Maryland will be awarded nearly $1 million in federal funds to assist victims of human trafficking with finding safe housing, employment and counseling services.
The U.S. Attorney’s Office for the District of Maryland announced in a news release Tuesday a $999,990 award from the Justice Department’s Office of Programs and the Office for Victims of Crime to provide stable housing options and employment opportunities for human trafficking survivors.
“”These new resources, announced today, expand on our efforts to offer those who have suffered the shelter and support they need to begin a new and better life.” said U.S. Attorney Gen. William Barr.
“These new resources, announced today, expand on our efforts to offer those who have suffered the shelter and support they need to begin a new and better life.”
The White House on Tuesday announced more than $35 million in Justice Department grants to organizations that provide safe housing for victims of human trafficking.
The grants will be shared by 73 organizations in 33 states — including Maryland — to provide anywhere from six to 24 months of transitional or short-term housing assistance to survivors, including to pay rent, utilities or related expenses, such as a security deposit.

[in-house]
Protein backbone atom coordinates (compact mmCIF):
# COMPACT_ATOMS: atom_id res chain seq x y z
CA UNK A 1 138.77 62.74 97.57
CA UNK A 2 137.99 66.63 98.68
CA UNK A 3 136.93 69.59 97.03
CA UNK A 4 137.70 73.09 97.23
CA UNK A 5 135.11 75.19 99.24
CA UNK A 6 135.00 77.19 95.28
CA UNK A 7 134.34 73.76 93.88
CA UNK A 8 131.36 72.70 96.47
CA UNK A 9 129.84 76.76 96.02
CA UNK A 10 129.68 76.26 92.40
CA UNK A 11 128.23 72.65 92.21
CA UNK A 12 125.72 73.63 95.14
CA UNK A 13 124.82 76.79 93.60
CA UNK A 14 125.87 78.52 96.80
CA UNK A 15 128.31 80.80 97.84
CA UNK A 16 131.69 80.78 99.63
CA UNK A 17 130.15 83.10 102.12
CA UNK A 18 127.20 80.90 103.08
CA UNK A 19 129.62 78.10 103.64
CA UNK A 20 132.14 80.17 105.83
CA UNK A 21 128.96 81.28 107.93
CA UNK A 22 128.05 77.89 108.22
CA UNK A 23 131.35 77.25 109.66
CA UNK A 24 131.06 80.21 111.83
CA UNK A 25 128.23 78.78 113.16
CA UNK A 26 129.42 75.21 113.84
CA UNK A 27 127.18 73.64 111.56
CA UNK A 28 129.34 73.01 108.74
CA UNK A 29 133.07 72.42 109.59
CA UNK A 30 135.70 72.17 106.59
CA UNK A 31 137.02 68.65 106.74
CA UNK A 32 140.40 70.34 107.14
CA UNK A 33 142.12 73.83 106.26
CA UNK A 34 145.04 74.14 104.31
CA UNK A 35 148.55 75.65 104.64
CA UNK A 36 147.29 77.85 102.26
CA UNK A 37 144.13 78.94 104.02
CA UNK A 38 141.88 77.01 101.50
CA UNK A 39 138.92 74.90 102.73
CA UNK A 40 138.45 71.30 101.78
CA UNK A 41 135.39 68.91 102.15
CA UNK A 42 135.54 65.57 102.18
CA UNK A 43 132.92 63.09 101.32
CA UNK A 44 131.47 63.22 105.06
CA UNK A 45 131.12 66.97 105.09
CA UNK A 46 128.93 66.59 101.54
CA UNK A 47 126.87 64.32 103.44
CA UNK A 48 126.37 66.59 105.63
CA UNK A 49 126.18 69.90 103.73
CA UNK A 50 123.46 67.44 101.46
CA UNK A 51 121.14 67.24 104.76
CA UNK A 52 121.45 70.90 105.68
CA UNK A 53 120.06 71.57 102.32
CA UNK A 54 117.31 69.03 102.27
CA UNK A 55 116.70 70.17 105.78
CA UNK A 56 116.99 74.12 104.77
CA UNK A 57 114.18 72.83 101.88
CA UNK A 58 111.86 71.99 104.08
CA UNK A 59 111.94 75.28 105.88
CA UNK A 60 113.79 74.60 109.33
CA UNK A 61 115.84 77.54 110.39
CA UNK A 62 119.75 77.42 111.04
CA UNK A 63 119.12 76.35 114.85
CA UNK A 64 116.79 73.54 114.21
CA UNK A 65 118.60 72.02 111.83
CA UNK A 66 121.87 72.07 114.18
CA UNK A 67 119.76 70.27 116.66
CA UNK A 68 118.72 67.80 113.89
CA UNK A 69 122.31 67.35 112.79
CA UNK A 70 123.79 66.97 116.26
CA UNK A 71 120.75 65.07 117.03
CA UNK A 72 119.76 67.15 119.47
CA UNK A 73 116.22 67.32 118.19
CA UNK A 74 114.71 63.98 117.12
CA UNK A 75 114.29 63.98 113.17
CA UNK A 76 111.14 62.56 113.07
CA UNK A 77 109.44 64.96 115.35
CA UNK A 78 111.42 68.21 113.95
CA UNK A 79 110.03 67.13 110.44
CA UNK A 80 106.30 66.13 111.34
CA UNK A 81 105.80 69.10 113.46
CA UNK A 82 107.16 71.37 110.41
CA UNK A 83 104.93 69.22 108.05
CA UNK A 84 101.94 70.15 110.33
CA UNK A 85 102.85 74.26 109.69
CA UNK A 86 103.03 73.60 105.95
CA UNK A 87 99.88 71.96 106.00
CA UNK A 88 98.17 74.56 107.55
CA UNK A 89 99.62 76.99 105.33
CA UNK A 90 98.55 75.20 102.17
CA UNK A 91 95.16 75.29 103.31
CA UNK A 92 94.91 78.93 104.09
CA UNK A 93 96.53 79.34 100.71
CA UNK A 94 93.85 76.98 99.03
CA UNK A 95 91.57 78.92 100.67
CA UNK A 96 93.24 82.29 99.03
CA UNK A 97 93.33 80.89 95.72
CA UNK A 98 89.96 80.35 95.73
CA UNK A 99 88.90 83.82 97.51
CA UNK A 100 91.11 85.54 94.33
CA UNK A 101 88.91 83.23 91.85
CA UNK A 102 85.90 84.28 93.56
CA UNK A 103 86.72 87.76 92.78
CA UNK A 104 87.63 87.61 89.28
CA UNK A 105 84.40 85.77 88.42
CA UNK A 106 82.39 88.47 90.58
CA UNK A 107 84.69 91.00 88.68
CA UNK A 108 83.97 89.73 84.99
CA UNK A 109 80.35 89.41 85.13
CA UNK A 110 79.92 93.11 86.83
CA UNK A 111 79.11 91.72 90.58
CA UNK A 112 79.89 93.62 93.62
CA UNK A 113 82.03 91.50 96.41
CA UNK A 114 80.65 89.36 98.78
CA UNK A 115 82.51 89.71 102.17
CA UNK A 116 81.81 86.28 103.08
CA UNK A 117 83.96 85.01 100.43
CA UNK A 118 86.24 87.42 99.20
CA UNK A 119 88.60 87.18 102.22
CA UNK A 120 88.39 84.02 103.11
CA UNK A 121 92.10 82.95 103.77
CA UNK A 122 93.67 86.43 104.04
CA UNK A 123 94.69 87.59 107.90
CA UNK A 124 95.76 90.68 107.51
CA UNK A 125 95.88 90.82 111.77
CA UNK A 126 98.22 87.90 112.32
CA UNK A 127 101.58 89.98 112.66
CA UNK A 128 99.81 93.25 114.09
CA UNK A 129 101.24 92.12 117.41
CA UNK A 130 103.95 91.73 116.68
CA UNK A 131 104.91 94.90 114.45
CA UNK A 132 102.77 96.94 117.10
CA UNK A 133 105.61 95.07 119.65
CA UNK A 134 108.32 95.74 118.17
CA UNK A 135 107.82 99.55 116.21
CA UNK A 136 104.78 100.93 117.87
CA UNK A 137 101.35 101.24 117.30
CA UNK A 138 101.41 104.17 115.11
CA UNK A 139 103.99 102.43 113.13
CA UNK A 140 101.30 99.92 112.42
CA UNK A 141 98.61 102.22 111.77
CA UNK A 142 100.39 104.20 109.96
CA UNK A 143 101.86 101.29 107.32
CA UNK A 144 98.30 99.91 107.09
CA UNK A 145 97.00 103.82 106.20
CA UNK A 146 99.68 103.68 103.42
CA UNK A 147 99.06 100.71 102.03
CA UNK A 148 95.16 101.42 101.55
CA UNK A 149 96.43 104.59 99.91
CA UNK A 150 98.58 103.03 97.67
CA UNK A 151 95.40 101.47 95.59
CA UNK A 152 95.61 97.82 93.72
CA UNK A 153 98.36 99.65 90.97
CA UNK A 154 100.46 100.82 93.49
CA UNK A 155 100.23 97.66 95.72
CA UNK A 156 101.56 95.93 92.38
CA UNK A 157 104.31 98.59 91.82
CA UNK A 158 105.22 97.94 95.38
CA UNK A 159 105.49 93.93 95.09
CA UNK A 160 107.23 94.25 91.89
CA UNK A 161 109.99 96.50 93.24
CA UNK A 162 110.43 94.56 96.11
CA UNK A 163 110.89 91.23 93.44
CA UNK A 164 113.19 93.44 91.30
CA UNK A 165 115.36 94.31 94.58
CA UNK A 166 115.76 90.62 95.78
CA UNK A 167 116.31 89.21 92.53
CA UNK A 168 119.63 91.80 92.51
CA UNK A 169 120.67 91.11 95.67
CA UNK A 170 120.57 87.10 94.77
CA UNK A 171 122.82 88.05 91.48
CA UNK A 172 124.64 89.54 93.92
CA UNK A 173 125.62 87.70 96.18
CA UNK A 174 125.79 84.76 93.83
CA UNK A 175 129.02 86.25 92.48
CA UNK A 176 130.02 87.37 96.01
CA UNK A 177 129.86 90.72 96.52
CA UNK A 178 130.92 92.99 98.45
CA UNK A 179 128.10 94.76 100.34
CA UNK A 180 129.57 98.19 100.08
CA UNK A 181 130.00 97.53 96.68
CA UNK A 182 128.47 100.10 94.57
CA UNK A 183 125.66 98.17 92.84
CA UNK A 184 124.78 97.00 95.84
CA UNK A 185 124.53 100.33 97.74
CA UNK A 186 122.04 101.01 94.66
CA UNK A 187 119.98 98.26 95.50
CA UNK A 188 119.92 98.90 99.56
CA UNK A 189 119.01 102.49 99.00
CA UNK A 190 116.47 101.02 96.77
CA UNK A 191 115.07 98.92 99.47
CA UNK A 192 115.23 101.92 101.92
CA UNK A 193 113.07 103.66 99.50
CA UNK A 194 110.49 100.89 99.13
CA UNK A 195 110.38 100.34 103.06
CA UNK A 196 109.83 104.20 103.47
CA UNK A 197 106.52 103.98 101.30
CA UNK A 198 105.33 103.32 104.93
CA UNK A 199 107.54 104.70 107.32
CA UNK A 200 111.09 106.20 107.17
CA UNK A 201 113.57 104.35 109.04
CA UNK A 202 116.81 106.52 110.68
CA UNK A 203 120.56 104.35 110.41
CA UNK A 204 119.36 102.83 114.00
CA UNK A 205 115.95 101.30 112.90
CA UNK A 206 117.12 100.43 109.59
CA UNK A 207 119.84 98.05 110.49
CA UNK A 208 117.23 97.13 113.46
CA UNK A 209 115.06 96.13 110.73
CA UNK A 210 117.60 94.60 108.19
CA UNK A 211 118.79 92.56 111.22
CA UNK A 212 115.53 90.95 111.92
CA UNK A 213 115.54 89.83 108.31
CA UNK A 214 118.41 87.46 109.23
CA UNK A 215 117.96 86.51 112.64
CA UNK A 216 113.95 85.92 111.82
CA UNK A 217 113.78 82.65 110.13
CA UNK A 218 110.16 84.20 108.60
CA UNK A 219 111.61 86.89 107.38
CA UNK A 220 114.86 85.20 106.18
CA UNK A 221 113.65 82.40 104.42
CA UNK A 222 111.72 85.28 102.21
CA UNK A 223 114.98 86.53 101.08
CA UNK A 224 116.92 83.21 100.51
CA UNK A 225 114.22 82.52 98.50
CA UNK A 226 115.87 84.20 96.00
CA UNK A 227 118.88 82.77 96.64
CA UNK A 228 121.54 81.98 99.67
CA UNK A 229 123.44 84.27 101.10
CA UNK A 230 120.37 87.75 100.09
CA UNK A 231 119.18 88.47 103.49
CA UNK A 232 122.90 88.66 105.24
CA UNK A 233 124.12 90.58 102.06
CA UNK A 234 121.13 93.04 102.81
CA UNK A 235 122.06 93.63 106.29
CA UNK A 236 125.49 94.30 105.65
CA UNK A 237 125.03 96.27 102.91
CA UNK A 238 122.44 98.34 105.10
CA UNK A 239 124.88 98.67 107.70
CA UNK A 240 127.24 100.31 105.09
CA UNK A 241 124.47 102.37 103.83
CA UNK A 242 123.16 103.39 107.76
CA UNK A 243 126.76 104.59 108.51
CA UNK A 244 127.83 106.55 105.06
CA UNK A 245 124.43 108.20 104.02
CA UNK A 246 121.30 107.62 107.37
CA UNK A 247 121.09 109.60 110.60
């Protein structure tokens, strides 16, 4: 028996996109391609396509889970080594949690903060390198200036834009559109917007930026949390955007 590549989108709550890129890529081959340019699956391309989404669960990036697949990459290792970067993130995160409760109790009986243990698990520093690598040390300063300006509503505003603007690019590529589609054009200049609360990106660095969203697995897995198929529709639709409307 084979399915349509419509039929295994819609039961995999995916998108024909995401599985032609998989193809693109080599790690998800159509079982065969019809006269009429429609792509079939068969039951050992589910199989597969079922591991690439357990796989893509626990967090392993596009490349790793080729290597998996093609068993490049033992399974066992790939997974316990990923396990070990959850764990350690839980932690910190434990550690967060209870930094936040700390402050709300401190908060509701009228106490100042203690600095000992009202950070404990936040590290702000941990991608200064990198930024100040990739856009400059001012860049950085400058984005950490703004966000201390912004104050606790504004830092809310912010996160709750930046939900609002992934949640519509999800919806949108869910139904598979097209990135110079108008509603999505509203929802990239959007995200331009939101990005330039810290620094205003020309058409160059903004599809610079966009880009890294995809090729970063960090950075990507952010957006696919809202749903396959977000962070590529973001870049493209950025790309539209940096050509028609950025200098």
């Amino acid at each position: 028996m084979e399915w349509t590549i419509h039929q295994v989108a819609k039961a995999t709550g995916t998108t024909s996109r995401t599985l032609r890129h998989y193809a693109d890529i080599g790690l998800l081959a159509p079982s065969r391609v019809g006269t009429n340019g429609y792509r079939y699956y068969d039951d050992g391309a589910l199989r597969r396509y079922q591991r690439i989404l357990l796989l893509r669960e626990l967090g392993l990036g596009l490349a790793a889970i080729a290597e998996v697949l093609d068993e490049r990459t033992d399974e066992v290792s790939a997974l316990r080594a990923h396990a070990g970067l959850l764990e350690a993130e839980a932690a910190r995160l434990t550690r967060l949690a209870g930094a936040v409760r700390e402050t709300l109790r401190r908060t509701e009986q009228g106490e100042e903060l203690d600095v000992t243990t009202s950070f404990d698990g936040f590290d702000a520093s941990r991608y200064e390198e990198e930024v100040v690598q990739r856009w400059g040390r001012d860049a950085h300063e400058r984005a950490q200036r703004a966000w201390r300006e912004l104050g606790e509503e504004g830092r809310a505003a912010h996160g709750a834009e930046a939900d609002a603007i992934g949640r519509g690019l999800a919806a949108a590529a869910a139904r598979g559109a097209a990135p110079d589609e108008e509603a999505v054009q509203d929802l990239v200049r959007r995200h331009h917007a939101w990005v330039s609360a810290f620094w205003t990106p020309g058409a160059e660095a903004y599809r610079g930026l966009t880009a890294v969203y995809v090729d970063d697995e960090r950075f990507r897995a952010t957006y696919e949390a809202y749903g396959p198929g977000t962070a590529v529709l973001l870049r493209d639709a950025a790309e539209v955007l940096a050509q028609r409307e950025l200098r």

Maryland’s $1 million allotment will go the Salvation Army of Central Maryland and the University of Maryland SAFE Center for Human Trafficking Survivors, helping provide two years of short-term housing assistance for victims including with rent, security deposits or relocation costs.
The money will provide support for survivors seeking permanent housing, secure employment and occupational training or counseling.
“This OVC grant will enable us to expand our services to also provide supportive transitional housing and independent housing assistance, as well as partnering with business and community leaders to build out initiatives focused on employment and financial independence,” said Beth Luthye, who directs the Salvation Army’s Baltimore-based anti-trafficking program.
“Stable housing is foundational to human trafficking survivors’ ability to rebuild their lives,” said Susan Esserman, director and founder of the University of Maryland’s SAFE Center. “We feel fortunate to be partnering with the Montgomery County Department of Health and Human Services in a rapid rehousing model to address this urgent housing need.”
Worldwide efforts to combat human and labor trafficking have struggled financially amid a surge in people vulnerable to exploitation during the coronavirus pandemic. American and Canadian non-governmental organizations said traffickers are increasingly taking advantage of heavier Internet usage during lockdowns to target young people.
The Associated Press contributed to this report.